The ruling “Georgian Dream” party of the former Soviet Republic of Georgia is at risk of falling in the face of an ever-escalating Color Revolution that was preplanned to coincide with the symbolic visit of a Russian parliamentarian during the ongoing Inter-Parliamentary Assembly on Orthodoxy meeting in the South Caucasian country’s capital, possibly giving way to an American nightmare afterwards if this regime change plot succeeds and ends up forcing Russia on the defensive on yet another former Soviet front.
The Republic of Georgia is in the throes of an ever-escalating Color Revolution that abruptly broke out in response to the symbolic visit of a Russian parliamentarian during the ongoing Inter-Parliamentary Assembly on Orthodoxy (IAO) meeting in the South Caucasian country’s capital. The ruling “Georgian Dream” party is under fire for allowing IAO chairman and Duma deputy Sergei Gavrilov from the Russian Communist Party to address the gathering in his native language from the Georgian parliamentarian chairman’s seat, with the opposition regarding this as a provocative affront to their state’s sovereignty given the absence of formal relations between the two countries since Russia’s 2008 peace-enforcement mission. Furthermore, rumors abounded that Gavrilov had supported the Abkhaz separatists in the 1990s, though the foreign official denied the accusations and instead insisted that “Russia and Georgia are united by fraternal Orthodox ties”.
His trip to Georgia was supposed to have been an apolitical event aimed at achieving Orthodox-facilitated reconciliation between these two neighboring countries, with it having been entirely predictable that he’d address the assembly in this year’s host state seeing as how protocol naturally calls for the chairman to do so. Nevertheless, because the scheduled event and Gavrilov’s role in it obviously weren’t a secret, this allowed the opposition to prepare for carrying out a preplanned provocation designed to topple the ruling “Georgian Dream” party for its pragmatic stance towards Russia after the previous attempt during last summer’s so-called “Rave Revolution” failed (even if it did serve in hindsight as a probing attempt to discern the security services’ vulnerabilities). Accordingly, some opposition members stormed out of the meeting when Gavrilov stepped up to the podium and then proceeded to call on their compatriots to stage a massive protest outside of parliament in response.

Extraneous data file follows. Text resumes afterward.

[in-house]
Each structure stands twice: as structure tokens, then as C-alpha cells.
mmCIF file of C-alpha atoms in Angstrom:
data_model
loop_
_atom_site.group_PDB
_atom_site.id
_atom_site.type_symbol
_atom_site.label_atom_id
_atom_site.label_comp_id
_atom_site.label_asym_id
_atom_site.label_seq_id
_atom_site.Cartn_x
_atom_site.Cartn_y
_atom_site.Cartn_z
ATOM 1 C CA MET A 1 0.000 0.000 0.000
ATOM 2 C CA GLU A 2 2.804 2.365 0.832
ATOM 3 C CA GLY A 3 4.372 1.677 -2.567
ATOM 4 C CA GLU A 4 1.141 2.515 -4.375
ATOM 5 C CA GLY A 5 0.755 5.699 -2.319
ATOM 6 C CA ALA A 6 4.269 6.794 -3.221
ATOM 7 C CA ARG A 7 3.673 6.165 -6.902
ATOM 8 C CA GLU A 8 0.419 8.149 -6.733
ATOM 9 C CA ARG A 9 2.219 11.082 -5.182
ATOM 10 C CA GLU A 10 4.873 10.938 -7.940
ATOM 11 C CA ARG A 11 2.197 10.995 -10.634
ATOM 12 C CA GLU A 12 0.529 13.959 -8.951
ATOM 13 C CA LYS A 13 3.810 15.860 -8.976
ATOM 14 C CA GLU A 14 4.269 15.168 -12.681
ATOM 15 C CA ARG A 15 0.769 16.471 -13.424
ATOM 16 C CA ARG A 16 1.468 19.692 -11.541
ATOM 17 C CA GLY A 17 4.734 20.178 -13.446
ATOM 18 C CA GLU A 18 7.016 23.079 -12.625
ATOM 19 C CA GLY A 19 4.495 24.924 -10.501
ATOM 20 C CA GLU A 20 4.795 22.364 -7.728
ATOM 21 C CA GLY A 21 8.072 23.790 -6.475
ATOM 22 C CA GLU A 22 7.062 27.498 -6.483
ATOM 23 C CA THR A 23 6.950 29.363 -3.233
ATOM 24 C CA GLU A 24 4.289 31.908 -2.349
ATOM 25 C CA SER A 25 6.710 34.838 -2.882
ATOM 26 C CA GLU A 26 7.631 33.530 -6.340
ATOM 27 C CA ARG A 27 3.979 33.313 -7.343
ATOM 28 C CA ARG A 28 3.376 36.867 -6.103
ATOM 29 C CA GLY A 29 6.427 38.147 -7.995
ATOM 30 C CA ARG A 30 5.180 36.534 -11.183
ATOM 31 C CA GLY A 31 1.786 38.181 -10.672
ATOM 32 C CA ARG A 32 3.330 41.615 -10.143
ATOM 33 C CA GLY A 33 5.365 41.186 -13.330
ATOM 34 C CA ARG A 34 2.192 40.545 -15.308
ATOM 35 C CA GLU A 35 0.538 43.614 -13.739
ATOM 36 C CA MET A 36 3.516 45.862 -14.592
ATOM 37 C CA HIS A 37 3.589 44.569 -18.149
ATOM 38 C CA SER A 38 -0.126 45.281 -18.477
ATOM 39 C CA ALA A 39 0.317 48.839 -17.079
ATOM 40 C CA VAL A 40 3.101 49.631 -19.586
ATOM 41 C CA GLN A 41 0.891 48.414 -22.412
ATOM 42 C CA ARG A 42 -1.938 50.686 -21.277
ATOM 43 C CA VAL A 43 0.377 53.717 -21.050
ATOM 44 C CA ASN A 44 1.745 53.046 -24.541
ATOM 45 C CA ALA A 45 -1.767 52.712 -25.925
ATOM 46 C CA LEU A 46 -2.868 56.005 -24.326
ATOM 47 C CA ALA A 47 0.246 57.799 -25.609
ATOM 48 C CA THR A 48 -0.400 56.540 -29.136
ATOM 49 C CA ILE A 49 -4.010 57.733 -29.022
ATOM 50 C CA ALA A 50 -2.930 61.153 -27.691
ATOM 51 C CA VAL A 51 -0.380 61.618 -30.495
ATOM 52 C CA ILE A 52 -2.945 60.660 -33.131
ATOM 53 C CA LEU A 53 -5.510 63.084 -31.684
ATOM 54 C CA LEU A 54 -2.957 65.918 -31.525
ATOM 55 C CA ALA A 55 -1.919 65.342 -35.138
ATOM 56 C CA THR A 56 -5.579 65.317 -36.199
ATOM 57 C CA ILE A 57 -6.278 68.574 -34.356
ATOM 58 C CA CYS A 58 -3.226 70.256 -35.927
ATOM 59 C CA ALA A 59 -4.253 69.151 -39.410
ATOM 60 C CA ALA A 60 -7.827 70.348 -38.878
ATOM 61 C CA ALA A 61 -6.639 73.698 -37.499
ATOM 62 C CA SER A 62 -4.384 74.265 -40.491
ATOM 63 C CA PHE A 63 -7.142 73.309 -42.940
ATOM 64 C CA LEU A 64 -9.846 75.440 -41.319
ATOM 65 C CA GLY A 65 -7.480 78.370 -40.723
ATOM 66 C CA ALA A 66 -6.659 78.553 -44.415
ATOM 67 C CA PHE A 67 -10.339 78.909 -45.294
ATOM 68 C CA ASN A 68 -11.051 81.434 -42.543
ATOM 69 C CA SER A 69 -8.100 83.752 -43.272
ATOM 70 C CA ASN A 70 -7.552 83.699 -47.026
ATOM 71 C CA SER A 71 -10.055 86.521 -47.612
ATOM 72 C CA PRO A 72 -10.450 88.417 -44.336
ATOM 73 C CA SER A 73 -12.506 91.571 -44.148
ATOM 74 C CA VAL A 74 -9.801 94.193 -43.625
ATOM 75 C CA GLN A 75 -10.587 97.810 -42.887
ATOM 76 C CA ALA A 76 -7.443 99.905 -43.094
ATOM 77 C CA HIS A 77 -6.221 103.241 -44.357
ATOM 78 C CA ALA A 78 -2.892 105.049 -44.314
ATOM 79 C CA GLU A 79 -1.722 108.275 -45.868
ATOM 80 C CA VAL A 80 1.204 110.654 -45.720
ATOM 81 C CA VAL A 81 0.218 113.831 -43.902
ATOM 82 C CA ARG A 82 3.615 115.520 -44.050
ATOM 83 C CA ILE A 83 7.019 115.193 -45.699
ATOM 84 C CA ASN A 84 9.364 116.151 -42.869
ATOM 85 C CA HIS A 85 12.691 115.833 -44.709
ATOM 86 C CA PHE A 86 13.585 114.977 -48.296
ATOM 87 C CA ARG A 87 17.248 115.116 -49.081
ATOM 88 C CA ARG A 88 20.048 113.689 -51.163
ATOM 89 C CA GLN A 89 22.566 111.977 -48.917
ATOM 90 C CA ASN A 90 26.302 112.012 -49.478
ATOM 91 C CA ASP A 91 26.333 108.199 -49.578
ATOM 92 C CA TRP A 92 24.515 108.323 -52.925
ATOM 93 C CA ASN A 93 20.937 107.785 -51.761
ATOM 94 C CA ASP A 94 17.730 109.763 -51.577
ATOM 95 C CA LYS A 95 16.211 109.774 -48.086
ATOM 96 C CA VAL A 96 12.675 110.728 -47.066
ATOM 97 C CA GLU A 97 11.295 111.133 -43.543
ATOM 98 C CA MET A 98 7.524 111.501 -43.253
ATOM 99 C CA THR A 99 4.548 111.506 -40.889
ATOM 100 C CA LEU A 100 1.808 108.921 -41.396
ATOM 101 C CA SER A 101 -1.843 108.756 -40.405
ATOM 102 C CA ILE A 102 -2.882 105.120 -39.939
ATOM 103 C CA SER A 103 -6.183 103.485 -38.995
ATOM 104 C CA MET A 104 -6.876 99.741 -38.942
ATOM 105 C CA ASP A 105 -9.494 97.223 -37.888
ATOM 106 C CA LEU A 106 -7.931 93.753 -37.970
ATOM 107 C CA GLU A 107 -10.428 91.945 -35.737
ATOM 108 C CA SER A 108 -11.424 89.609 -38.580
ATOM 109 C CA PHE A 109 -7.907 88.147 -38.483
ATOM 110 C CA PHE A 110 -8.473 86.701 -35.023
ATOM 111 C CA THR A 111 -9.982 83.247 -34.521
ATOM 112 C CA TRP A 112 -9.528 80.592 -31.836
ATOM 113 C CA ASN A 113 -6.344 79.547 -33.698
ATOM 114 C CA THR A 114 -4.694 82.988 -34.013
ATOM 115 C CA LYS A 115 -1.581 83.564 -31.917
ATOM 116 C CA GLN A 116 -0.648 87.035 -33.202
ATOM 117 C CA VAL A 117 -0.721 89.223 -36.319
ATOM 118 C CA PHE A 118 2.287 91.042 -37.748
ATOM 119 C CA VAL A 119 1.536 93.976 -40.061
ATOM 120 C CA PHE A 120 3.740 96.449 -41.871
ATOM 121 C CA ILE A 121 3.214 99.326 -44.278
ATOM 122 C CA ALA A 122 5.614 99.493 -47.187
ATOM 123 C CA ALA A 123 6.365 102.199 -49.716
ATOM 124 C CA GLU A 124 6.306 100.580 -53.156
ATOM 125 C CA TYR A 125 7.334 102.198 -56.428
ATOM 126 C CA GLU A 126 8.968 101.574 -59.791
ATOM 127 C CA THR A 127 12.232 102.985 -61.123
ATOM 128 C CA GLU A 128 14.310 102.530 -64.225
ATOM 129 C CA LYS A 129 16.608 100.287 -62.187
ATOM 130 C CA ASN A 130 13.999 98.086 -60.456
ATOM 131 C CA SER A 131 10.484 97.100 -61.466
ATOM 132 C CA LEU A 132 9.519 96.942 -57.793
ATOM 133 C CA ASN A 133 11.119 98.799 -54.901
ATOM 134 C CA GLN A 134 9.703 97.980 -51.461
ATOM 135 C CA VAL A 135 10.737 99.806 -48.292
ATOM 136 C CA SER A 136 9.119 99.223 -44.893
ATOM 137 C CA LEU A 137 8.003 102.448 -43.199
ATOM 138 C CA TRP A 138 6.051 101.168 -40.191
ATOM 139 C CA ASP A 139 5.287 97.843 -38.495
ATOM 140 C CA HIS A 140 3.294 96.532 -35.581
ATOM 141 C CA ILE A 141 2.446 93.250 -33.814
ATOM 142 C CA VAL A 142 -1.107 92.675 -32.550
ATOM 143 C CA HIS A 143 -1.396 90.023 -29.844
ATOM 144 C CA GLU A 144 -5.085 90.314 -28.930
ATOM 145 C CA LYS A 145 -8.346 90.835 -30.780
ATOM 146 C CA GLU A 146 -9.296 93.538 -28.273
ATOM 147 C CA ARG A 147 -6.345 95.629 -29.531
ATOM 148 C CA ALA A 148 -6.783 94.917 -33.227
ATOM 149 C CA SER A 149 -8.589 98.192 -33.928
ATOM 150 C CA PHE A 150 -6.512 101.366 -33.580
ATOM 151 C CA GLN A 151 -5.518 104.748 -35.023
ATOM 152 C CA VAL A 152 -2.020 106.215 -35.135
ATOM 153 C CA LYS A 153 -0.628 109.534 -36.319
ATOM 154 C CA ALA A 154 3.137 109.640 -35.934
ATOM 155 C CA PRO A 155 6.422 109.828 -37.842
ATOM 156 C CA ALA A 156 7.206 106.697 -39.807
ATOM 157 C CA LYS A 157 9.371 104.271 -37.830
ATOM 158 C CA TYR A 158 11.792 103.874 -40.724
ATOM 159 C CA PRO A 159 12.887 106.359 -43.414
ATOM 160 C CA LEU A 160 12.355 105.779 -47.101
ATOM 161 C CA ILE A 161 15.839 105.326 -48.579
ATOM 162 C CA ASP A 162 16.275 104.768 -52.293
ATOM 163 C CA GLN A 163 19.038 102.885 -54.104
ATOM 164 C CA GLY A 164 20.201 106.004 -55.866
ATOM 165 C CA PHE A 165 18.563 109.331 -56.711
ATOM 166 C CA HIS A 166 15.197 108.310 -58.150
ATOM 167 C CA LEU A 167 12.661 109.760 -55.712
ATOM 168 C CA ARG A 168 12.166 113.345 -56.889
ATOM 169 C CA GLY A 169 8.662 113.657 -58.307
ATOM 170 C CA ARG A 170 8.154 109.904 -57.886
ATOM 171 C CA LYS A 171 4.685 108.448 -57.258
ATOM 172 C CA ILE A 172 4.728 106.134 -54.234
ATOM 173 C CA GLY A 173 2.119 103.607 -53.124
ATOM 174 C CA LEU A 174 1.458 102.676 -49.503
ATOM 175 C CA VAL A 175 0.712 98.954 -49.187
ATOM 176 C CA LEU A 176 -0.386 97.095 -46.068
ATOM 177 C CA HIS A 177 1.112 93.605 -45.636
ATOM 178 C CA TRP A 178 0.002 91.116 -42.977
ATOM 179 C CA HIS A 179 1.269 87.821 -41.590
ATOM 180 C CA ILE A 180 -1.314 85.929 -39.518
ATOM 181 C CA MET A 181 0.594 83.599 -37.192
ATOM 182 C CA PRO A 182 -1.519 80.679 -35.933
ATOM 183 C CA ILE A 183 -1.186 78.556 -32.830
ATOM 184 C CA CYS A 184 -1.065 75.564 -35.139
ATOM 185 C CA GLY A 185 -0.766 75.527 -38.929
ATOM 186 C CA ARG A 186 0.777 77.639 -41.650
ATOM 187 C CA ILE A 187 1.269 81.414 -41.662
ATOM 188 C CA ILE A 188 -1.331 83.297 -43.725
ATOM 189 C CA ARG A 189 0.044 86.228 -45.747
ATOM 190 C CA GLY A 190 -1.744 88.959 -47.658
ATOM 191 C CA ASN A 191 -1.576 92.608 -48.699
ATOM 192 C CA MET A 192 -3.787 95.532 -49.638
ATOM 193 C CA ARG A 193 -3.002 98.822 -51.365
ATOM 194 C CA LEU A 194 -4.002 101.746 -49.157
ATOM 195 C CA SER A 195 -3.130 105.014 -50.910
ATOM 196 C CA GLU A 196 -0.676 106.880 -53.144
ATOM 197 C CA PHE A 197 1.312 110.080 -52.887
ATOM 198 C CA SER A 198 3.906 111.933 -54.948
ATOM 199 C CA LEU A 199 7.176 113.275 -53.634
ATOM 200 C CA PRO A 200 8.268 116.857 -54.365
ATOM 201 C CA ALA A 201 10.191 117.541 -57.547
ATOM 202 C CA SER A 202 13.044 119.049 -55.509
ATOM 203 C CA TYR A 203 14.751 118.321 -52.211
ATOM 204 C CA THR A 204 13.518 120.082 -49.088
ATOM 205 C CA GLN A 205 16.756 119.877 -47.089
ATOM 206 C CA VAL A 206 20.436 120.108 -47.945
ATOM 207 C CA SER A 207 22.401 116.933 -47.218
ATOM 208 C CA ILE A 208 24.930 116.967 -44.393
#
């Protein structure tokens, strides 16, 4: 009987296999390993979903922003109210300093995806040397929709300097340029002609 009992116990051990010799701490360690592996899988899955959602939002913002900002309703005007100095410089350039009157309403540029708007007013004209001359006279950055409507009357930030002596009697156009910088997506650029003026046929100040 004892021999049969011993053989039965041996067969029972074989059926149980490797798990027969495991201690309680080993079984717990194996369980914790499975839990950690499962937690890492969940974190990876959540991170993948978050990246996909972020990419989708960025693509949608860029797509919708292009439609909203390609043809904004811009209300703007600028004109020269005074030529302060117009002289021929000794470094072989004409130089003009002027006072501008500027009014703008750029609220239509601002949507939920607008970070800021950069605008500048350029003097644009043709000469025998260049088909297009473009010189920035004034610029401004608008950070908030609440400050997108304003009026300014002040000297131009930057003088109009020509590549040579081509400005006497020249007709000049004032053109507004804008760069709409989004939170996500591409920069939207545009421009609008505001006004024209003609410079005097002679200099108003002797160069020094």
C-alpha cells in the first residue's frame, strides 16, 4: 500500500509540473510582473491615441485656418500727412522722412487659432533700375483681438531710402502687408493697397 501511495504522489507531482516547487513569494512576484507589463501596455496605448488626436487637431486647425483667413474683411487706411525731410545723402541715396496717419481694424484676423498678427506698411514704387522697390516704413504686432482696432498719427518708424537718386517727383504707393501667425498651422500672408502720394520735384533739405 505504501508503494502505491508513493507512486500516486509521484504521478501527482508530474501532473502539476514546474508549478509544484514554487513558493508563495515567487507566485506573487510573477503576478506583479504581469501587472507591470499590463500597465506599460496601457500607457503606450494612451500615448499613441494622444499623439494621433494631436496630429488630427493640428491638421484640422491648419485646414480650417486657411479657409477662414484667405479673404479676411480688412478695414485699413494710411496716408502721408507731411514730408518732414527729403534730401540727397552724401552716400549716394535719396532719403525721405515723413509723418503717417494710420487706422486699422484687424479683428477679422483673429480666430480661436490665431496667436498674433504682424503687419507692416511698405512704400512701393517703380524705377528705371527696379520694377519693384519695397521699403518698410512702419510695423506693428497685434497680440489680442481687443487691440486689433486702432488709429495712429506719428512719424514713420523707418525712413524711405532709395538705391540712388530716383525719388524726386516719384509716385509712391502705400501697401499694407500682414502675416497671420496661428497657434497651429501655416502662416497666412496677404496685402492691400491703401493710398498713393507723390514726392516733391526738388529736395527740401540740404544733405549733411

The resultant Color Revolution attempt turned downtown Tbilisi into a war zone after the riot police were forced to respond with tear gas and rubber bullets following the opposition’s attack against parliament. The country is now bracing for a second wave of unrest this weekend as the anti-government rioters demand the resignation of several top officials, which if successful would basically amount to regime change against the ruling “Georgian Dream” party. Prime Minister Mamuka Bakhtadze attempted to mitigate the public’s anger by describing events as a “fair protest” that was triggered by the “huge mistake” of letting Gavrilov address the assembly from the Georgian parliamentarian chairman’s seat but blamed “destructive forces” for hijacking the demonstrations. French-born President Salome Zurabishvili, who ran as an Independent but in an alliance with the “Georgian Dream” party, sensed her coalition partner’s weakness and pounced by accusing a Russian “fifth column” of being behind the unrest, implying that some in the state might have been involved in a conspiracy.